However, Matz added that some of the smallest credit unions, those with $10 million or less in assets, are struggling with a return-on-assets of zero, which in fact is an improvement over recent negative numbers. She said the pressures on these smallest credit unions are spurring a number of mergers.

"The NCUA is concerned about the health and survival of some small credit unions," Matz told the webinar audience. She added that the agency has come up with a number of plans and tools to support their operations, such as:

  • Reducing the number of examinations hours to around 40;
  • Providing more services through the agency's Office of Small Credit Union Inititiatives, such as consulting and helping with net worth restructuring plans; and
  • Increasing the use and availability of web tutorials.
She also noted the recent significant change, advocated by CUNA, that increased the threshold that defines a small credit union to $50 million in assets, up from $10 million.

The NCUA will post an archived version of the webinar in the next two weeks.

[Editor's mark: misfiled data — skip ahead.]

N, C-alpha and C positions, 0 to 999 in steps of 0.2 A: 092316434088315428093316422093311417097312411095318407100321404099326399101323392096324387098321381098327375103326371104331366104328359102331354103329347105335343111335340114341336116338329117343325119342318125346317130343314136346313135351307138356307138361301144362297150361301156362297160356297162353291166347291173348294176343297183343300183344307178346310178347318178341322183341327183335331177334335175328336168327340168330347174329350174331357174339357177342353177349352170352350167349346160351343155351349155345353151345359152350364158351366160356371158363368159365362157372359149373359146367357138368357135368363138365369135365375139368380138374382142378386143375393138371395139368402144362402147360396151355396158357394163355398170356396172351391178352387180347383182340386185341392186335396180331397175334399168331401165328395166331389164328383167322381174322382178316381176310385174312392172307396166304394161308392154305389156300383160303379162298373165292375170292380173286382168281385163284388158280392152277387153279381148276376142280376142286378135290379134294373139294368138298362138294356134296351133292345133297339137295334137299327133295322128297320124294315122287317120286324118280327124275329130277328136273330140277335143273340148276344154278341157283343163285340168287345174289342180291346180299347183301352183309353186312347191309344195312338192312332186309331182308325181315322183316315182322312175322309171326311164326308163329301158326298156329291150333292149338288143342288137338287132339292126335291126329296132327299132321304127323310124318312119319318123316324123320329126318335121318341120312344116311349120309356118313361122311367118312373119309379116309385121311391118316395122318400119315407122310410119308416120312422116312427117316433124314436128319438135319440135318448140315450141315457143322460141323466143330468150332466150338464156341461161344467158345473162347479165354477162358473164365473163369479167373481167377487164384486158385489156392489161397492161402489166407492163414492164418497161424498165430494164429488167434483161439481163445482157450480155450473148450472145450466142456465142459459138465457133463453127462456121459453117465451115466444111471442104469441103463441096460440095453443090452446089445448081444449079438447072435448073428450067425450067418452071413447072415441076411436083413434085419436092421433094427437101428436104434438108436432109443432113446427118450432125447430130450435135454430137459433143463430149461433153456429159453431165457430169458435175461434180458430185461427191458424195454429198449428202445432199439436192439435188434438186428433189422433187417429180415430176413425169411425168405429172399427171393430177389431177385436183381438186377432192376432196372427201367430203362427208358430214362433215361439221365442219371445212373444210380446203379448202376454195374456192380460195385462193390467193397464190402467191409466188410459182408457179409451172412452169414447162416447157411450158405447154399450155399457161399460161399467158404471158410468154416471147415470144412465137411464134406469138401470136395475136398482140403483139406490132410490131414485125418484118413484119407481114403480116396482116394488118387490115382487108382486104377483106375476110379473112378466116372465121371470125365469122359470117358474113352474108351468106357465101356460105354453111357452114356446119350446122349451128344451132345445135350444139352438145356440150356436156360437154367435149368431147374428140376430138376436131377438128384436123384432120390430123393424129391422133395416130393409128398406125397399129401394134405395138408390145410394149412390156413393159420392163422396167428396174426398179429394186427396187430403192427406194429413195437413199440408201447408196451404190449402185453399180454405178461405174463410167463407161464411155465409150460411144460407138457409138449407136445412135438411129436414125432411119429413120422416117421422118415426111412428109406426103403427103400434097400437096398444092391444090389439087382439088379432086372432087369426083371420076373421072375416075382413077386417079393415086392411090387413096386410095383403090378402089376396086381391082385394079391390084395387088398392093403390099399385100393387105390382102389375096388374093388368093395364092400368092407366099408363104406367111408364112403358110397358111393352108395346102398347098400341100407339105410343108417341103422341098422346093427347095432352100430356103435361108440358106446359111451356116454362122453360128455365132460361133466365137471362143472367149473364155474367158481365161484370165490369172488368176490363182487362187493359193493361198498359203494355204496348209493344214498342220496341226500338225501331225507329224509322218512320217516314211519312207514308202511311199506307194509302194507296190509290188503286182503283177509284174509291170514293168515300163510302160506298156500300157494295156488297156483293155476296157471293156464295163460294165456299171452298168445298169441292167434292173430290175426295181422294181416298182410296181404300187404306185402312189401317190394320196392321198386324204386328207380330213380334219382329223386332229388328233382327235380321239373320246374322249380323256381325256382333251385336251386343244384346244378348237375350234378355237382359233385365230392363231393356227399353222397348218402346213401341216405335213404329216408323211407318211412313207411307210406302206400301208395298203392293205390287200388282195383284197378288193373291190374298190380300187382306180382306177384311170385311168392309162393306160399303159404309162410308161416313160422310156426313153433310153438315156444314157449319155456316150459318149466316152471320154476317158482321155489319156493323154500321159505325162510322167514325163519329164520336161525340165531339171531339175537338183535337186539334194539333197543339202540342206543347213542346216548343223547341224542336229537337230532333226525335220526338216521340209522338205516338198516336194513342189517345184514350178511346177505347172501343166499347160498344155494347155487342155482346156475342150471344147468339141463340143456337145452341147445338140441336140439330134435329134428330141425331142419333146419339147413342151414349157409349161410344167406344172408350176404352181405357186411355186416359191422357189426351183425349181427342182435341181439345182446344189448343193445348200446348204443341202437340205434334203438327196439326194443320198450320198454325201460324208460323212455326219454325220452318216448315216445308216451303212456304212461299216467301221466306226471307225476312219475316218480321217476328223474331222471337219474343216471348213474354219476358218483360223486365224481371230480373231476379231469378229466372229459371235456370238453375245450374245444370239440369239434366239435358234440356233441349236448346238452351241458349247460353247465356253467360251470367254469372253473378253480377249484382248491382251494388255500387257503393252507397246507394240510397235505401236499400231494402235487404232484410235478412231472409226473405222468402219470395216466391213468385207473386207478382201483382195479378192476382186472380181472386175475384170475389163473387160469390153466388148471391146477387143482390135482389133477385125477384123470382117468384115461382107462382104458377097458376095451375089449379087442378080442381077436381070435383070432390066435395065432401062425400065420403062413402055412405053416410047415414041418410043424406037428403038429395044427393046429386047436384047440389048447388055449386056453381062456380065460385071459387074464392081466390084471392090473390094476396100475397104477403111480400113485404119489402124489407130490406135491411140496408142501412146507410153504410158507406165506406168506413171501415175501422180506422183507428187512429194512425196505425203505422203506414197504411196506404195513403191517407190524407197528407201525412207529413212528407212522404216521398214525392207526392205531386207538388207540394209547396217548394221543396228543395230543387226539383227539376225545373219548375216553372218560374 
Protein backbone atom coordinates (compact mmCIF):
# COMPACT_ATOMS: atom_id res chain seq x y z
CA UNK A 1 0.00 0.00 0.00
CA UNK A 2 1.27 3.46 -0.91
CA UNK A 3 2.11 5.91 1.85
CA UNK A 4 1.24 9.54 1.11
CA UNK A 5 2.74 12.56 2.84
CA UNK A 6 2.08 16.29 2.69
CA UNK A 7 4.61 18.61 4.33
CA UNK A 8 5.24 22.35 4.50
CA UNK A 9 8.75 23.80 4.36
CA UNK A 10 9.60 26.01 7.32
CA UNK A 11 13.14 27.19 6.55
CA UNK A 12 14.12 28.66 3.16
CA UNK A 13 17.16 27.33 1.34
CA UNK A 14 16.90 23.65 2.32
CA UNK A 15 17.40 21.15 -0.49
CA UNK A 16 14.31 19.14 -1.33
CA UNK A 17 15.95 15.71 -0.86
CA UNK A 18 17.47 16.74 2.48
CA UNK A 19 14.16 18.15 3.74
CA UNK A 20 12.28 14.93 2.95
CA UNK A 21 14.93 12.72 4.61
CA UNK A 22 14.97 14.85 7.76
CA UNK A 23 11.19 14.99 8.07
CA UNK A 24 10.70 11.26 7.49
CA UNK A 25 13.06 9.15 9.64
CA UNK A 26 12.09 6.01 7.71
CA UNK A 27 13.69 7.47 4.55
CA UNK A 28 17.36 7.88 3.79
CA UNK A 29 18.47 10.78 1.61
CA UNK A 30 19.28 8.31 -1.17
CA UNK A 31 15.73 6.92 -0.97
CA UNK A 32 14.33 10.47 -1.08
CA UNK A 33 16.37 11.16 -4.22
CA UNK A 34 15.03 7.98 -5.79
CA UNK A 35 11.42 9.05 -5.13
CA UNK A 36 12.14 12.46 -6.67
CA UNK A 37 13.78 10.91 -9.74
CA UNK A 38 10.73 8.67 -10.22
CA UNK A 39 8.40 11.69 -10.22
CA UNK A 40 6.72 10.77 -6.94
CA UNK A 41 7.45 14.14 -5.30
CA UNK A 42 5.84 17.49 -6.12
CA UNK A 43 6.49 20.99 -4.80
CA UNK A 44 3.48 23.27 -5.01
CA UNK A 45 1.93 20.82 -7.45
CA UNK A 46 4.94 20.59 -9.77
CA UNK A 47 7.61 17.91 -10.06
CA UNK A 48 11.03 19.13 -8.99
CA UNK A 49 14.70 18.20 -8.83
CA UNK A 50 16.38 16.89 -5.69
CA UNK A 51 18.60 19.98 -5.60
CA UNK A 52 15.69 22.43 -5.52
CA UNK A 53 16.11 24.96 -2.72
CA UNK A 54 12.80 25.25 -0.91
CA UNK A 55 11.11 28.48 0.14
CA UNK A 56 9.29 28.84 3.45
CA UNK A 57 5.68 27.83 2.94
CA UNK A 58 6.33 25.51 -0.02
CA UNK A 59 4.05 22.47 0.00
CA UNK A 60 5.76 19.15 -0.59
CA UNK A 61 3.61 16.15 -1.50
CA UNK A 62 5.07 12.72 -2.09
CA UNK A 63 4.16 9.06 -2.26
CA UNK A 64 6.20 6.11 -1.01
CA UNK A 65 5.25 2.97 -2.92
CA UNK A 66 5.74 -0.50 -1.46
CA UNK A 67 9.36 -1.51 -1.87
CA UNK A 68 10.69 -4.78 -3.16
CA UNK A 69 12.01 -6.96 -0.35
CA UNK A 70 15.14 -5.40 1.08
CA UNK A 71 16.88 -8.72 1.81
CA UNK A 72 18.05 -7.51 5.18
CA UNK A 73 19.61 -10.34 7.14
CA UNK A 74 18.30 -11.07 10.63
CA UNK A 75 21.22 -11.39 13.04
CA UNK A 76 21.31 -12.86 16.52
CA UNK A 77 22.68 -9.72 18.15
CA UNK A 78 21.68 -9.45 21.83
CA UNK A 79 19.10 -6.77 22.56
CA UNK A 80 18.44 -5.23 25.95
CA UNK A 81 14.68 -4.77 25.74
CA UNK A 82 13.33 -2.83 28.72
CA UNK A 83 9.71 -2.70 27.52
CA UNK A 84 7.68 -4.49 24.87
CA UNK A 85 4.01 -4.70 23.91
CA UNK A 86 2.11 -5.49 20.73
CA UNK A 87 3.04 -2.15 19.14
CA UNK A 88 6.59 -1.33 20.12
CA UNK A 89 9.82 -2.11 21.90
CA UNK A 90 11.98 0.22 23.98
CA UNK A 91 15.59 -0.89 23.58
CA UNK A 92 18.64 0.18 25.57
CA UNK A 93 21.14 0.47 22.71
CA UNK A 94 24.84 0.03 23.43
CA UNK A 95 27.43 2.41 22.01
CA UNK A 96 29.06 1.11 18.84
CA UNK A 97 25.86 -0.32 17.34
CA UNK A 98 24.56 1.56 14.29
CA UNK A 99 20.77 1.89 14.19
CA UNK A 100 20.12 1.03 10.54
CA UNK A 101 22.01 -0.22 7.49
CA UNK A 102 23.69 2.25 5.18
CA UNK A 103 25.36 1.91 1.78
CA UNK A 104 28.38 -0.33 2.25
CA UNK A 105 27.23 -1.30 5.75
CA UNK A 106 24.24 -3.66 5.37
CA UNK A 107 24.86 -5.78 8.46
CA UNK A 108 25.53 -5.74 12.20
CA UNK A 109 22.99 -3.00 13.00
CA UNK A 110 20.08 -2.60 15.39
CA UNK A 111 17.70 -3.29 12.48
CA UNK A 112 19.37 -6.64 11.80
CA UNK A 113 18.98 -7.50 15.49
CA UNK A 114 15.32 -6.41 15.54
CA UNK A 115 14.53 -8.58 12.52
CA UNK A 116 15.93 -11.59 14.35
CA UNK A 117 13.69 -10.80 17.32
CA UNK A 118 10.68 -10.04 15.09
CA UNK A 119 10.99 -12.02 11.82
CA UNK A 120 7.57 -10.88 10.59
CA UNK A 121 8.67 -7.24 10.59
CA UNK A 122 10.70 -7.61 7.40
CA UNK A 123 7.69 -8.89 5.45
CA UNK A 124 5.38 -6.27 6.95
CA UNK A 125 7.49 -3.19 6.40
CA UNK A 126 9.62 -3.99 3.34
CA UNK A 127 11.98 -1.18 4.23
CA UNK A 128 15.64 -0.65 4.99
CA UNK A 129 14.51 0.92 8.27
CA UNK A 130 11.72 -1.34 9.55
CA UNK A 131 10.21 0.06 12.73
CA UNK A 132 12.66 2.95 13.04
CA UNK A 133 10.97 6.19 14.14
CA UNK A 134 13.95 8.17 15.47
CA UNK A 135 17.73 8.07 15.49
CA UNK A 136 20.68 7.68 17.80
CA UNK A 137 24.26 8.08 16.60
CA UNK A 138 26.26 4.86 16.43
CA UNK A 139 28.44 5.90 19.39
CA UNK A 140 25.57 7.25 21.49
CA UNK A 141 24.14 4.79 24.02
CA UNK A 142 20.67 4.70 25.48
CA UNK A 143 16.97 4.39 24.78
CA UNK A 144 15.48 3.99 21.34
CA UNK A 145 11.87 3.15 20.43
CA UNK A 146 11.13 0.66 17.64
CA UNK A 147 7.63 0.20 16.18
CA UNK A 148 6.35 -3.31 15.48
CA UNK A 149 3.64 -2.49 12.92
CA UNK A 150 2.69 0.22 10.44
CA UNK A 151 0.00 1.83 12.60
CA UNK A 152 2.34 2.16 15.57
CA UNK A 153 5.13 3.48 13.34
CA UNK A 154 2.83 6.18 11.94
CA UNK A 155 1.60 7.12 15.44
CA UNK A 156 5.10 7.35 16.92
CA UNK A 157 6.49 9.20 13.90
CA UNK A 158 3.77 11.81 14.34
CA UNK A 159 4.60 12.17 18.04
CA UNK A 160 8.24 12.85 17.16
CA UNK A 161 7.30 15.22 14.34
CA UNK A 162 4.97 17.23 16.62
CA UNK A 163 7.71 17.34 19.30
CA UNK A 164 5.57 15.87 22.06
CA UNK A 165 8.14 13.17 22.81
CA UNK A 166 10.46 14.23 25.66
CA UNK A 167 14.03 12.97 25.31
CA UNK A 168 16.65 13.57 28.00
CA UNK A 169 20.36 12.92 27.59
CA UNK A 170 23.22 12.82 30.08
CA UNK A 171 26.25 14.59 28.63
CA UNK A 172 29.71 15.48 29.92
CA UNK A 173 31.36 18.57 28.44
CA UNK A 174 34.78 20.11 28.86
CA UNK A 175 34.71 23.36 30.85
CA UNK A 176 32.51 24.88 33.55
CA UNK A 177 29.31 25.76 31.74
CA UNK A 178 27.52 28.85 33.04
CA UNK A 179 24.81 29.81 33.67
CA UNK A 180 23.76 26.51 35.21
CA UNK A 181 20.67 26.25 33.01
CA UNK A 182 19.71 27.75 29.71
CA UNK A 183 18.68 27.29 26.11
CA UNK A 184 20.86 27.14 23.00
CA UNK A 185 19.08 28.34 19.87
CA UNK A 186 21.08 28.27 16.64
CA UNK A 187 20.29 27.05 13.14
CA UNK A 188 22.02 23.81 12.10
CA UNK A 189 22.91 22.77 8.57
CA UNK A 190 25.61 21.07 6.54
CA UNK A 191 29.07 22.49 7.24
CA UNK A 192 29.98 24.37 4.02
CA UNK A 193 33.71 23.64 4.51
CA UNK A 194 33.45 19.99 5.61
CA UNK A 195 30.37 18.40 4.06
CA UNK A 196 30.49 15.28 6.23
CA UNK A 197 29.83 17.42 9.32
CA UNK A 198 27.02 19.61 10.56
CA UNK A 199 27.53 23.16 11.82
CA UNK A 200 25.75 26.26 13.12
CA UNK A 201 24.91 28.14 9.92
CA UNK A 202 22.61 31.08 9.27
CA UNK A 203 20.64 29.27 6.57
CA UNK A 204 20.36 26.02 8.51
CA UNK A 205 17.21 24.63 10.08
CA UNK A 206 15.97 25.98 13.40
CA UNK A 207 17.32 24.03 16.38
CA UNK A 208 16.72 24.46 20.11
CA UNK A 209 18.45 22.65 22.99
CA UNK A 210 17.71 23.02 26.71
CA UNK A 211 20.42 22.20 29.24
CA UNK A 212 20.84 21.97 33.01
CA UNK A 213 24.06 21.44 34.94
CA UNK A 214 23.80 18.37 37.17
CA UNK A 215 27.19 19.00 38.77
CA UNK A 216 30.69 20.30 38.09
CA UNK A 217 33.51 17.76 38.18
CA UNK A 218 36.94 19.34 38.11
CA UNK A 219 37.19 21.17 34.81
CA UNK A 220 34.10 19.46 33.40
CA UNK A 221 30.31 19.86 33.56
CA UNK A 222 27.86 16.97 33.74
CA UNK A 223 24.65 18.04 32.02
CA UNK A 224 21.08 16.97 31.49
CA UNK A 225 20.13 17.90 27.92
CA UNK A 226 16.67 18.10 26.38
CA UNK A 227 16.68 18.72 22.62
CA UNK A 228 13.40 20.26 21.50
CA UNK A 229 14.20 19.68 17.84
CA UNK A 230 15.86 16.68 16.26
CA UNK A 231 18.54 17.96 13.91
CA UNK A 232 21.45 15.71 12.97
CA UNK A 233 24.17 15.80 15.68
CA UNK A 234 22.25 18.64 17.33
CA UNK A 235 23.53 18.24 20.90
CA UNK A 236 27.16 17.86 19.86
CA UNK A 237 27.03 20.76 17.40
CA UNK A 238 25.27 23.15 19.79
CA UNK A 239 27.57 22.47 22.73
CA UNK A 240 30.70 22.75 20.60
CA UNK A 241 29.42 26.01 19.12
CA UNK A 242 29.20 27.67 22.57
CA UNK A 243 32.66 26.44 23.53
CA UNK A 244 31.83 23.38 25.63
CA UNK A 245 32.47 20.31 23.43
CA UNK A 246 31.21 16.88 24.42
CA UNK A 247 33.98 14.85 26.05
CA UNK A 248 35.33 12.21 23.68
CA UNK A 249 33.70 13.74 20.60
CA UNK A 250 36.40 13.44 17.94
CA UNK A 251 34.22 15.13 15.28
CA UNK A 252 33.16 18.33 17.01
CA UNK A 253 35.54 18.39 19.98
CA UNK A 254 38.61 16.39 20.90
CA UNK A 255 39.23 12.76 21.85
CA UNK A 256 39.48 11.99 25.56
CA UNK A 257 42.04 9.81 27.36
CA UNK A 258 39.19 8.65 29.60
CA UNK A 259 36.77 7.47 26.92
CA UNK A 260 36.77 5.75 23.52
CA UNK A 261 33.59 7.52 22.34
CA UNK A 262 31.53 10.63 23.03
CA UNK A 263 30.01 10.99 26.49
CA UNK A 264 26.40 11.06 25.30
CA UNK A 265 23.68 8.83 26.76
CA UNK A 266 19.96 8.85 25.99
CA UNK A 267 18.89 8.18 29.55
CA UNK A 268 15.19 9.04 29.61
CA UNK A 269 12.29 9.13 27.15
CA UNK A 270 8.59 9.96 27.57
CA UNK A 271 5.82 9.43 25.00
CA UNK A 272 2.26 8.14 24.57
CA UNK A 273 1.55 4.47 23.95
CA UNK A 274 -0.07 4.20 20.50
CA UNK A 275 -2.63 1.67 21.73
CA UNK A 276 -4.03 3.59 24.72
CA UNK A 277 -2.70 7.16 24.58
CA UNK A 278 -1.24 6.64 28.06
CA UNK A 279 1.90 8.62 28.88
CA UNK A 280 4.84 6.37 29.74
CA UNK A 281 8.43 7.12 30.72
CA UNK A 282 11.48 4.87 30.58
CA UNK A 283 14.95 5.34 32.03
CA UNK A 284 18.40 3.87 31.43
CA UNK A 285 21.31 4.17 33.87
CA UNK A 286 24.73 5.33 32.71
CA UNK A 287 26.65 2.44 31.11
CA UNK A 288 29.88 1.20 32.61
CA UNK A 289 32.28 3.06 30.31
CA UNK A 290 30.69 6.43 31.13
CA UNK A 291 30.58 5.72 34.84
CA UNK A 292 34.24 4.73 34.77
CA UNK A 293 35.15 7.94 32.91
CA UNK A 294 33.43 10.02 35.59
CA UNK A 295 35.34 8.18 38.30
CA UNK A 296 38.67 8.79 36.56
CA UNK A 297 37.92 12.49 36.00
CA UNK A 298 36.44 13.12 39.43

Compliance: Direct Express March 1 deadline brings issues

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WASHINGTON (2/6/13)--Federal benefits payments will be made only by direct deposit or the Direct Express debit MasterCard after March 1, and the Credit Union National Association has answered one key credit union compliance question ahead of this deadline.

CUNA Senior Vice President for Compliance Kathy Thompson in a recent CUNA Comp Blog post reminded credit unions that federal benefits recipients with the Direct Express MasterCard will be able to make no-fee cash withdrawals from any bank or credit union through a teller where the institution displays the MasterCard acceptance mark.